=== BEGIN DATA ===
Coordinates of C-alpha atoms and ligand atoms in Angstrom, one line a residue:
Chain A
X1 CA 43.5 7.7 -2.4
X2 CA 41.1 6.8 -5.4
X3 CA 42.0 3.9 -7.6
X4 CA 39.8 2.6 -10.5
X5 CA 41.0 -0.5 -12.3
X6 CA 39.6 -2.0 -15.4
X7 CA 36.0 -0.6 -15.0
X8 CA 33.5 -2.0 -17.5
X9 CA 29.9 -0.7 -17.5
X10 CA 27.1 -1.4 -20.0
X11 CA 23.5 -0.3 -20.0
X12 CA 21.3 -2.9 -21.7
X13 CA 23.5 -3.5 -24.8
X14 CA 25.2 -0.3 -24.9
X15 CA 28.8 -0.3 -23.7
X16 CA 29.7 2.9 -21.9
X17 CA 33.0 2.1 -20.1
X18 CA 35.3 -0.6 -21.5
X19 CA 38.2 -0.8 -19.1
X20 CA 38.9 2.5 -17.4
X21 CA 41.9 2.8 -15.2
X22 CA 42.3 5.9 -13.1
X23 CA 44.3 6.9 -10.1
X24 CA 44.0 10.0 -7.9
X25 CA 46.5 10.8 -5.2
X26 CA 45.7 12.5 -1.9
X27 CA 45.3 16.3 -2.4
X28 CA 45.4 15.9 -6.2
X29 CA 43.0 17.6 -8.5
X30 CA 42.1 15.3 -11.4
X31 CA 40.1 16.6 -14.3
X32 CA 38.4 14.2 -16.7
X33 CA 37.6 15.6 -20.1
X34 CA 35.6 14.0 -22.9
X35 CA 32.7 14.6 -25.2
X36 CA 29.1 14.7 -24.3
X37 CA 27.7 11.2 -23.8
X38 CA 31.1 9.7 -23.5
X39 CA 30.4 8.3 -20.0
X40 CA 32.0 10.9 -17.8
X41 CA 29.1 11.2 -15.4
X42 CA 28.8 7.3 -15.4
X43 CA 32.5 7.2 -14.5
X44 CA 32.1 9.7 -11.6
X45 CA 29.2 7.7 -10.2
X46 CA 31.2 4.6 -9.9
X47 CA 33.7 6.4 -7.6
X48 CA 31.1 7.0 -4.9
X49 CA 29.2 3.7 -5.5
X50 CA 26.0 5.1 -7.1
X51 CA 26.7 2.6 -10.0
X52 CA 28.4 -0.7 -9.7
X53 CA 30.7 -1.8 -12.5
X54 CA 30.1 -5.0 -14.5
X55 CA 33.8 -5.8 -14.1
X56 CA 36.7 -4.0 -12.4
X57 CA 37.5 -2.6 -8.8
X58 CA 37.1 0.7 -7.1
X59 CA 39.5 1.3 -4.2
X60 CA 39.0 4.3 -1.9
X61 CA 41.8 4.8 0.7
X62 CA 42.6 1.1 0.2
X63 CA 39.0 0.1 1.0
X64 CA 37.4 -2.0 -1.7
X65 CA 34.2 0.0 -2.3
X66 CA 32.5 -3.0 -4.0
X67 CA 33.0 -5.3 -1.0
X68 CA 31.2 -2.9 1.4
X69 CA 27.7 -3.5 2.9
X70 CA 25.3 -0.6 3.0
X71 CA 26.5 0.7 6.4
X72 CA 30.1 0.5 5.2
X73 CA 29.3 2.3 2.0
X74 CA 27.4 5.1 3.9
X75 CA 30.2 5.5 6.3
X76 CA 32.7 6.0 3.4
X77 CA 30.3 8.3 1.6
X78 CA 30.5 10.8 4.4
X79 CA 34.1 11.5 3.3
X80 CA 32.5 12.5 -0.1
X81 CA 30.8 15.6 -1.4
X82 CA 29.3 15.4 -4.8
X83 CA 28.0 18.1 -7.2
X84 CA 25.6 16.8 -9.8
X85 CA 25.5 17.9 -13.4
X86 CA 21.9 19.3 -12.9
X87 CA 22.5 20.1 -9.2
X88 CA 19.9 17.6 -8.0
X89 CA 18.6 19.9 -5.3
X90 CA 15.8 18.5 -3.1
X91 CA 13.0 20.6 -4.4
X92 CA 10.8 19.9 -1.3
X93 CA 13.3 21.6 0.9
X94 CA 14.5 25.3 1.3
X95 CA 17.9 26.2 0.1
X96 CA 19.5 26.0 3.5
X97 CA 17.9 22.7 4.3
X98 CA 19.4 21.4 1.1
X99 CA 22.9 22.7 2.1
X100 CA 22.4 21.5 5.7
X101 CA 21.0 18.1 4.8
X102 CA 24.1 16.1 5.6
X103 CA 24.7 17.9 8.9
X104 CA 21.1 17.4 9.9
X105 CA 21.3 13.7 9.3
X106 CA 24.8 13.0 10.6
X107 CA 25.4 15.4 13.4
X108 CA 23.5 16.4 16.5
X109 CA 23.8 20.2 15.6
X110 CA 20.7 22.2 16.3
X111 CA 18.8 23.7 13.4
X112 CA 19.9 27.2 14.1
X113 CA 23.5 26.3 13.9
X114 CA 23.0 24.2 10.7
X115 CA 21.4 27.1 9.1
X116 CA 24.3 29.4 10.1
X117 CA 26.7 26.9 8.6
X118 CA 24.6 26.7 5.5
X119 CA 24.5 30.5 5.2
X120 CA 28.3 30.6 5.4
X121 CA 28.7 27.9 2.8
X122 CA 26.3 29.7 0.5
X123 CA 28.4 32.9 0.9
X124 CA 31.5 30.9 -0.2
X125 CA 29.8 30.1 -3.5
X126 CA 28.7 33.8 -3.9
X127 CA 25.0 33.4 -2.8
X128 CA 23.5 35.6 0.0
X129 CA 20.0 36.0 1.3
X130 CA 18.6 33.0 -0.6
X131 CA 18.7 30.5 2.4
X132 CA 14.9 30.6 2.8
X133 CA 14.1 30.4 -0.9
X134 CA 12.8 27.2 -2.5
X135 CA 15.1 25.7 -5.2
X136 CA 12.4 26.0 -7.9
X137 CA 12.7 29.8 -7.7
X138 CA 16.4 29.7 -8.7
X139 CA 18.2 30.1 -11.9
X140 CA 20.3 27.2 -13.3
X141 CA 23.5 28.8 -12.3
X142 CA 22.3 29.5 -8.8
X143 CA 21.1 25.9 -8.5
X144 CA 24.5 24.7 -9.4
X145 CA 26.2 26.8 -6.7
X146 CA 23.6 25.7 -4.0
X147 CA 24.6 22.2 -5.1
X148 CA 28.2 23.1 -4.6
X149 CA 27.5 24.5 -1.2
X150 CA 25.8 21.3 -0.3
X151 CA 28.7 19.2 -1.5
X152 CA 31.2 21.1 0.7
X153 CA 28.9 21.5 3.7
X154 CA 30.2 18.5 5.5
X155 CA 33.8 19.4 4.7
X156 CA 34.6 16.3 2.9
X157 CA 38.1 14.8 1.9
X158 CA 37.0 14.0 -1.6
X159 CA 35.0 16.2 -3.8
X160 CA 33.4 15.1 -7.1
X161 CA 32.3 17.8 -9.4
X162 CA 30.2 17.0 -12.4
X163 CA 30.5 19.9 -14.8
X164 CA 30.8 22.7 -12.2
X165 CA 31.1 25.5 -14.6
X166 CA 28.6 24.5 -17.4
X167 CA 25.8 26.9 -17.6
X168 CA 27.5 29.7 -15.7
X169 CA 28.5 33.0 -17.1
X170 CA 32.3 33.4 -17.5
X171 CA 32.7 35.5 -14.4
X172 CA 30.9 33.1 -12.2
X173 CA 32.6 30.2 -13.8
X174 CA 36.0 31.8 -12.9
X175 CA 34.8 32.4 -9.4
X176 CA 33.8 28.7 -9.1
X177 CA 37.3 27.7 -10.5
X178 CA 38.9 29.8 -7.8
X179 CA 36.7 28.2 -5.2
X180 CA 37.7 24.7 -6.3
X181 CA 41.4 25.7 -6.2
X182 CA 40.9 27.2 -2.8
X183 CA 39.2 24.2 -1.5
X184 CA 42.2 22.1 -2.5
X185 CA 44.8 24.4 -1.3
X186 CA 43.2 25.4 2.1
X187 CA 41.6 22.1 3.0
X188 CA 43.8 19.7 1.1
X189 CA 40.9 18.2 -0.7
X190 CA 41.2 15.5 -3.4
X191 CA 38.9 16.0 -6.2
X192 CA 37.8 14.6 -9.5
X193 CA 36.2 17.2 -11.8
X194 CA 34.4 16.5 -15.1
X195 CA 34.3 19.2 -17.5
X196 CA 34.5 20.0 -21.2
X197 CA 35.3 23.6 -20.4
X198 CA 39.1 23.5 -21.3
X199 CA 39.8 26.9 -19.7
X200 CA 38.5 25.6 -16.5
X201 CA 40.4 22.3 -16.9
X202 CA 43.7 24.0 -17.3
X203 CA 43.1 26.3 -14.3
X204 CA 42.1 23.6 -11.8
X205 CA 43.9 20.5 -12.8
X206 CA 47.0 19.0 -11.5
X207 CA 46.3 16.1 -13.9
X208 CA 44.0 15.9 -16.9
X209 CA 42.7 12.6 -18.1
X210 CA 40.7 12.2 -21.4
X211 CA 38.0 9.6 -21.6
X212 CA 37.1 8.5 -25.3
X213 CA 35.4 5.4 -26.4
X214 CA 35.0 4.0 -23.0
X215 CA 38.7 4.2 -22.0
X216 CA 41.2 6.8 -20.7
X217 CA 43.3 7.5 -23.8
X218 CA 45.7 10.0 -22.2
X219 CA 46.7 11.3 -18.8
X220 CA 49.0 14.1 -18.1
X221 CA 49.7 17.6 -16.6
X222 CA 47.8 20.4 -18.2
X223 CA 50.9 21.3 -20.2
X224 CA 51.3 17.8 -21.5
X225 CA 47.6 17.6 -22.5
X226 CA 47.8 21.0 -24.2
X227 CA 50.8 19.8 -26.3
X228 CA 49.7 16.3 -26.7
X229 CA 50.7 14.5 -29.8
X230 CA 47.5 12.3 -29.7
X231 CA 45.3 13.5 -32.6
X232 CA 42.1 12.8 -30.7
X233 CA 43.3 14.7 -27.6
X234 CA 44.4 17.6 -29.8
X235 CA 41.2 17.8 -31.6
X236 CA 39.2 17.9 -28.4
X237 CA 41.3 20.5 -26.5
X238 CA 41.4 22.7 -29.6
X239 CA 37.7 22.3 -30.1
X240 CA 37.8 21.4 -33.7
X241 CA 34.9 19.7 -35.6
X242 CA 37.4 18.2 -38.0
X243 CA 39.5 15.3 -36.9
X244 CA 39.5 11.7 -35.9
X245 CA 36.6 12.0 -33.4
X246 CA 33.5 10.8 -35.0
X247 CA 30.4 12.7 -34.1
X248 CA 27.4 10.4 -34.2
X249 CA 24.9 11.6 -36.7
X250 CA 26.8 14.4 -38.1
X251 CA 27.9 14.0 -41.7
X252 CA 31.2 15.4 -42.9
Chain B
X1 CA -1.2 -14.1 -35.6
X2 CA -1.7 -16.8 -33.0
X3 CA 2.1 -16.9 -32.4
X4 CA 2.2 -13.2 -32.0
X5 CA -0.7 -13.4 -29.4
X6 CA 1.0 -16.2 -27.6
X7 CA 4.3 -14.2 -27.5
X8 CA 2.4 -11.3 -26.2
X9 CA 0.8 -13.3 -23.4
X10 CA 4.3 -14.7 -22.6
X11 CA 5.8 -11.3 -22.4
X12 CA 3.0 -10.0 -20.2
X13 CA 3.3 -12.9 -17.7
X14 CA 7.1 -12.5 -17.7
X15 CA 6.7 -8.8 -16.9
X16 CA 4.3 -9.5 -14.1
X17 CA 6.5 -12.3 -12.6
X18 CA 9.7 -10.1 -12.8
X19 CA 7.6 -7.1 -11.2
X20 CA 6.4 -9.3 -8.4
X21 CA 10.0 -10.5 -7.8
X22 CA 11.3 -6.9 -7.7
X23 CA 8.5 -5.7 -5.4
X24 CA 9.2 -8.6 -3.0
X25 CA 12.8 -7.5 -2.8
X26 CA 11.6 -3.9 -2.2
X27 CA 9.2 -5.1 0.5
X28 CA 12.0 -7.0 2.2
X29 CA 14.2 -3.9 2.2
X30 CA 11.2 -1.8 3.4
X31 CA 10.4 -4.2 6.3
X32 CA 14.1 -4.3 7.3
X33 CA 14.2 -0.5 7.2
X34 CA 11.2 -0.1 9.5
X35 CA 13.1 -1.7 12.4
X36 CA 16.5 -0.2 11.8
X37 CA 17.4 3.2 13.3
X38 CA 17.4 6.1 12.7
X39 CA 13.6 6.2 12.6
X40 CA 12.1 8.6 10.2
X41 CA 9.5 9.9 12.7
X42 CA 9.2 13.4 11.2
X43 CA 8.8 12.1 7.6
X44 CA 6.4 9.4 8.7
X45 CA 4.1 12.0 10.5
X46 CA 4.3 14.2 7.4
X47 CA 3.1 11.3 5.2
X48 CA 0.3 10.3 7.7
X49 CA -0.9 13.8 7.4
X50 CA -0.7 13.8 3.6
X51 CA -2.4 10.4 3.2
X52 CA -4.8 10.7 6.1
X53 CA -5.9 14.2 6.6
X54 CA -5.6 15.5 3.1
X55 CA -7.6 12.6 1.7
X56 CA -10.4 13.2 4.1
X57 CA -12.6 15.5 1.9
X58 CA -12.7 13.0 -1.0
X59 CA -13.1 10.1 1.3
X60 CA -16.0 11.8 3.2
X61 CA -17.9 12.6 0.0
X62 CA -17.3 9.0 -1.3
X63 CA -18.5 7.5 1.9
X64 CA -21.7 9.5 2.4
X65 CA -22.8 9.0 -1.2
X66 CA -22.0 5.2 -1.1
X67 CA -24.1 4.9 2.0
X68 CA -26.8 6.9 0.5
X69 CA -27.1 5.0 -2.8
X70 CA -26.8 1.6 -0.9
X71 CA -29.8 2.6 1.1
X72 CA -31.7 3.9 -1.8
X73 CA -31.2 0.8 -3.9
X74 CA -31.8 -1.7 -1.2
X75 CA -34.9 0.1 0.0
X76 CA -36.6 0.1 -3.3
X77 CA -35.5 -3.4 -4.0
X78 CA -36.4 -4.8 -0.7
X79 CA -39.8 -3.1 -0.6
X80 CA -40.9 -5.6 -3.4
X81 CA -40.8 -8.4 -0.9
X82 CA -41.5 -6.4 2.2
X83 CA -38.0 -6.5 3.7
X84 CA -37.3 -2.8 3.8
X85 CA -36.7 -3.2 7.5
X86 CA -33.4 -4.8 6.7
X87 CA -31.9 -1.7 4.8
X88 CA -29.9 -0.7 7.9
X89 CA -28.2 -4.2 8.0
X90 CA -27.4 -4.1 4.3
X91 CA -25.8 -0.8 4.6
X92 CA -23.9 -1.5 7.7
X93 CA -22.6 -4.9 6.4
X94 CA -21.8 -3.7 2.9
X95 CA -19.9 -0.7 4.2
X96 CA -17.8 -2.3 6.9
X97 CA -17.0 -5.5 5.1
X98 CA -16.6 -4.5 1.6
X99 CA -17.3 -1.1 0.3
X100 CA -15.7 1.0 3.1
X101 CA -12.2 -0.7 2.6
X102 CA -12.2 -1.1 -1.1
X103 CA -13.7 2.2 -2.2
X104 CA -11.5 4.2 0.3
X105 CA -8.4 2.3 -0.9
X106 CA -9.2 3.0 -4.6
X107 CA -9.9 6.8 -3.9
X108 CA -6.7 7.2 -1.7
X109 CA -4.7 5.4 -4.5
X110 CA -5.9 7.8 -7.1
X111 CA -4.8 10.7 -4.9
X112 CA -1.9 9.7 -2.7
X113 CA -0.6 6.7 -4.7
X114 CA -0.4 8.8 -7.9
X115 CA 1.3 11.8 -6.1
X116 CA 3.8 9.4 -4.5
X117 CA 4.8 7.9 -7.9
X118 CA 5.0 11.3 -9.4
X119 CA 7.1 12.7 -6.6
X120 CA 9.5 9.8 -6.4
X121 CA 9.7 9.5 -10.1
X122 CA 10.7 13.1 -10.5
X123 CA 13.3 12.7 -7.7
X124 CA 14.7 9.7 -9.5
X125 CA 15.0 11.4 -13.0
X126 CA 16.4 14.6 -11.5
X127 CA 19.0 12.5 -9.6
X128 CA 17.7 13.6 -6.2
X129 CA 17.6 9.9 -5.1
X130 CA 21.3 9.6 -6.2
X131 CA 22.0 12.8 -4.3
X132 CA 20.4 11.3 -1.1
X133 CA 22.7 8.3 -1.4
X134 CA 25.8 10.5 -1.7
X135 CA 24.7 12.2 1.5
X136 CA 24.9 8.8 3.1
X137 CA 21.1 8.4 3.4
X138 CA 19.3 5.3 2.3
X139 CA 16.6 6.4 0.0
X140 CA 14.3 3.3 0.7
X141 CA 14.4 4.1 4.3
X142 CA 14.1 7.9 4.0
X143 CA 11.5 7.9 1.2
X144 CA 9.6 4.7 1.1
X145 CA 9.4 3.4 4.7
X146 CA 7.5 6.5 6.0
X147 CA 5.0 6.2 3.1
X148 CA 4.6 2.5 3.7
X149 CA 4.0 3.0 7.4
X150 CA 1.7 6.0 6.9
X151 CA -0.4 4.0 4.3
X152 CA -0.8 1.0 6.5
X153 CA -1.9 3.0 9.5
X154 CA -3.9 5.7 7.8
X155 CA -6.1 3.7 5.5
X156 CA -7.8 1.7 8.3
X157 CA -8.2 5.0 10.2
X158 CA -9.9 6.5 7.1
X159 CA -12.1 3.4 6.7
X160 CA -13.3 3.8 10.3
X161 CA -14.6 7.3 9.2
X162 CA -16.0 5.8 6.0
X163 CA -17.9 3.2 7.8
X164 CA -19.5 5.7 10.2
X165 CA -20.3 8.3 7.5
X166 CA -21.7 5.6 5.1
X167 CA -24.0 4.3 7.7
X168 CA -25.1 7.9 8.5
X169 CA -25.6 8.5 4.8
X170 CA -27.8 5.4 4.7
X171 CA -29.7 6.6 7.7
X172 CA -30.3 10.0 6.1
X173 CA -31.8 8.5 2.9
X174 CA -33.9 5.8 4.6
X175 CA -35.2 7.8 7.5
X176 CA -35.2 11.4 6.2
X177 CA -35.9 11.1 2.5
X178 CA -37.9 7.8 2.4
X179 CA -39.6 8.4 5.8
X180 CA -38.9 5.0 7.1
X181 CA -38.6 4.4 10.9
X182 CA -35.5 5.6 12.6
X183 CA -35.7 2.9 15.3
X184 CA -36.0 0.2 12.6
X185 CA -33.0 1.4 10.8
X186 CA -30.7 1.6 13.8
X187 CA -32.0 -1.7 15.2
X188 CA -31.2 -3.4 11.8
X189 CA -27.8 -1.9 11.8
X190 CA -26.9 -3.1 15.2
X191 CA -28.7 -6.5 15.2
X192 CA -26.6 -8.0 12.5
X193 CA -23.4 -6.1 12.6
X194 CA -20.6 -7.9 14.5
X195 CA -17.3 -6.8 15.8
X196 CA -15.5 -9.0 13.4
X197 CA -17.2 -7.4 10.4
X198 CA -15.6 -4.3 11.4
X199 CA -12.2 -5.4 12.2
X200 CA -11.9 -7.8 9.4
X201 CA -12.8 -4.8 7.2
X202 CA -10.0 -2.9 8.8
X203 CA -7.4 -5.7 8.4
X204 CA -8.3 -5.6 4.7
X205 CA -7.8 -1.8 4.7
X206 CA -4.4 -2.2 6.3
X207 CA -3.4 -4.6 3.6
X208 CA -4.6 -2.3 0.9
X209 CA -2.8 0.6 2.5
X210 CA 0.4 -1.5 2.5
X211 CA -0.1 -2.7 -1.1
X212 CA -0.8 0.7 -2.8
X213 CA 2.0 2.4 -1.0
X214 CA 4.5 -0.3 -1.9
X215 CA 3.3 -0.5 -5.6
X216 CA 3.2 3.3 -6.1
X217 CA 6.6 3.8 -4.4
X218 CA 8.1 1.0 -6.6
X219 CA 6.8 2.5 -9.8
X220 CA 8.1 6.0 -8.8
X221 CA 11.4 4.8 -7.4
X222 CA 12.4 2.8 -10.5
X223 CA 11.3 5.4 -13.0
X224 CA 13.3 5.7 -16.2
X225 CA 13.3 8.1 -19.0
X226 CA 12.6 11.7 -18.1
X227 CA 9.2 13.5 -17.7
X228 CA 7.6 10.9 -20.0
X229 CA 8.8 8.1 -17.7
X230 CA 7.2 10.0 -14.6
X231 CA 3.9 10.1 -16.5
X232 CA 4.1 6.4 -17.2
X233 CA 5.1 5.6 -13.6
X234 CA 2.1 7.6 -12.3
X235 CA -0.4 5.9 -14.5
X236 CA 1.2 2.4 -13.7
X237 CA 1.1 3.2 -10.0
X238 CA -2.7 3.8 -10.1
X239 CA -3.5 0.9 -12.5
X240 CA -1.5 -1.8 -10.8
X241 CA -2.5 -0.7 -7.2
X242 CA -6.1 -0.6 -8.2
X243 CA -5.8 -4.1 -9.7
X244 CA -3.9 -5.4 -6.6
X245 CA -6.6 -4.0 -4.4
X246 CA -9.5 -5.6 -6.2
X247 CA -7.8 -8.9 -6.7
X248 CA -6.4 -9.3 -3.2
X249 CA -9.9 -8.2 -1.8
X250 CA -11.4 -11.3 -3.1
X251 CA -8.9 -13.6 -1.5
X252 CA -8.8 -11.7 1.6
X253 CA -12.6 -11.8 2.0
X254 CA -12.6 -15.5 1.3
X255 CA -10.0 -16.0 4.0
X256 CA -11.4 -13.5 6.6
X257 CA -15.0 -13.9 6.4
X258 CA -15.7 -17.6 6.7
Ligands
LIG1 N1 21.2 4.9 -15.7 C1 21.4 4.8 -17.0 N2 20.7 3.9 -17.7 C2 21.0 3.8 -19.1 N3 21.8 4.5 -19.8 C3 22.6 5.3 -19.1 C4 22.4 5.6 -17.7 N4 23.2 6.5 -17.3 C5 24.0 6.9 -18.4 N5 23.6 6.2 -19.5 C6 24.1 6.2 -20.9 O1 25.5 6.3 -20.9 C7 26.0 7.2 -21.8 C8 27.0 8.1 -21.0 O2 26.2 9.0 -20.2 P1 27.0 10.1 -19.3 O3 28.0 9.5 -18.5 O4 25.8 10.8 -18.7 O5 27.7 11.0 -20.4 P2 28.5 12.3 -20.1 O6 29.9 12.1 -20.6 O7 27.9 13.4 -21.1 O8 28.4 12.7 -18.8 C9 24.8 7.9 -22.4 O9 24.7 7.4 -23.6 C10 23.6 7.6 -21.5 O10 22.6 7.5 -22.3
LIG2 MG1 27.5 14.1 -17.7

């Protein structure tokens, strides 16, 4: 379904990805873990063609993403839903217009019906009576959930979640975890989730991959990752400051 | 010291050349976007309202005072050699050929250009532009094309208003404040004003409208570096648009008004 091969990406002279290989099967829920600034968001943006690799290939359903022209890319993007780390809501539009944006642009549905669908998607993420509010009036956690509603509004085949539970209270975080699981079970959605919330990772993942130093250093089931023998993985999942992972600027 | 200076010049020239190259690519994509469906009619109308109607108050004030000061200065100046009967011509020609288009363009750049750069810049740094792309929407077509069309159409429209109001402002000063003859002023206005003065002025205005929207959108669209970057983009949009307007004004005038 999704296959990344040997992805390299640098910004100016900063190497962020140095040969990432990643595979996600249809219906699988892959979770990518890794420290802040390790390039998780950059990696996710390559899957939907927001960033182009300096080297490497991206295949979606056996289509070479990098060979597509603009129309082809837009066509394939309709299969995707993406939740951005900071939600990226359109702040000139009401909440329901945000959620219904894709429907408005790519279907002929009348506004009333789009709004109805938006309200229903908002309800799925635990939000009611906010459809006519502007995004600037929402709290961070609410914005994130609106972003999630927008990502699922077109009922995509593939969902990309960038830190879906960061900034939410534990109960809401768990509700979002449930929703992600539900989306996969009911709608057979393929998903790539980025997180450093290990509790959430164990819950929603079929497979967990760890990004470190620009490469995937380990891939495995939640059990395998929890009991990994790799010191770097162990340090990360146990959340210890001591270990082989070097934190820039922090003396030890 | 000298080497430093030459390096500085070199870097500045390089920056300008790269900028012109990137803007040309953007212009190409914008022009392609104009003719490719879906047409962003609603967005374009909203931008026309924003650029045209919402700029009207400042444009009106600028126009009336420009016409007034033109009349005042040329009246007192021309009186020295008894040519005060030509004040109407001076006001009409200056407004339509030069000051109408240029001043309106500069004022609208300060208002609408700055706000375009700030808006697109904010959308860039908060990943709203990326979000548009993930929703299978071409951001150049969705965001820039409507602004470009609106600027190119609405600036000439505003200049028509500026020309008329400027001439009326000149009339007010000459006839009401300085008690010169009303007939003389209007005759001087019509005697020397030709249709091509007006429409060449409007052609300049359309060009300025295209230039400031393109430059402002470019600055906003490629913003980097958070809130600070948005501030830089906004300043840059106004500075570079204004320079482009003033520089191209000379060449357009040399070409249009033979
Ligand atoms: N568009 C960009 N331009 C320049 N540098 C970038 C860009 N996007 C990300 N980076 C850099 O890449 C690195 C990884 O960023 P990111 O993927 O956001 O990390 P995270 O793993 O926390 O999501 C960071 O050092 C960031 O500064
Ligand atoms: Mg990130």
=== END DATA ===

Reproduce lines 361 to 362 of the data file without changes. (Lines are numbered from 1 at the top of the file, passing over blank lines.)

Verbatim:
X106 CA -9.2 3.0 -4.6
X107 CA -9.9 6.8 -3.9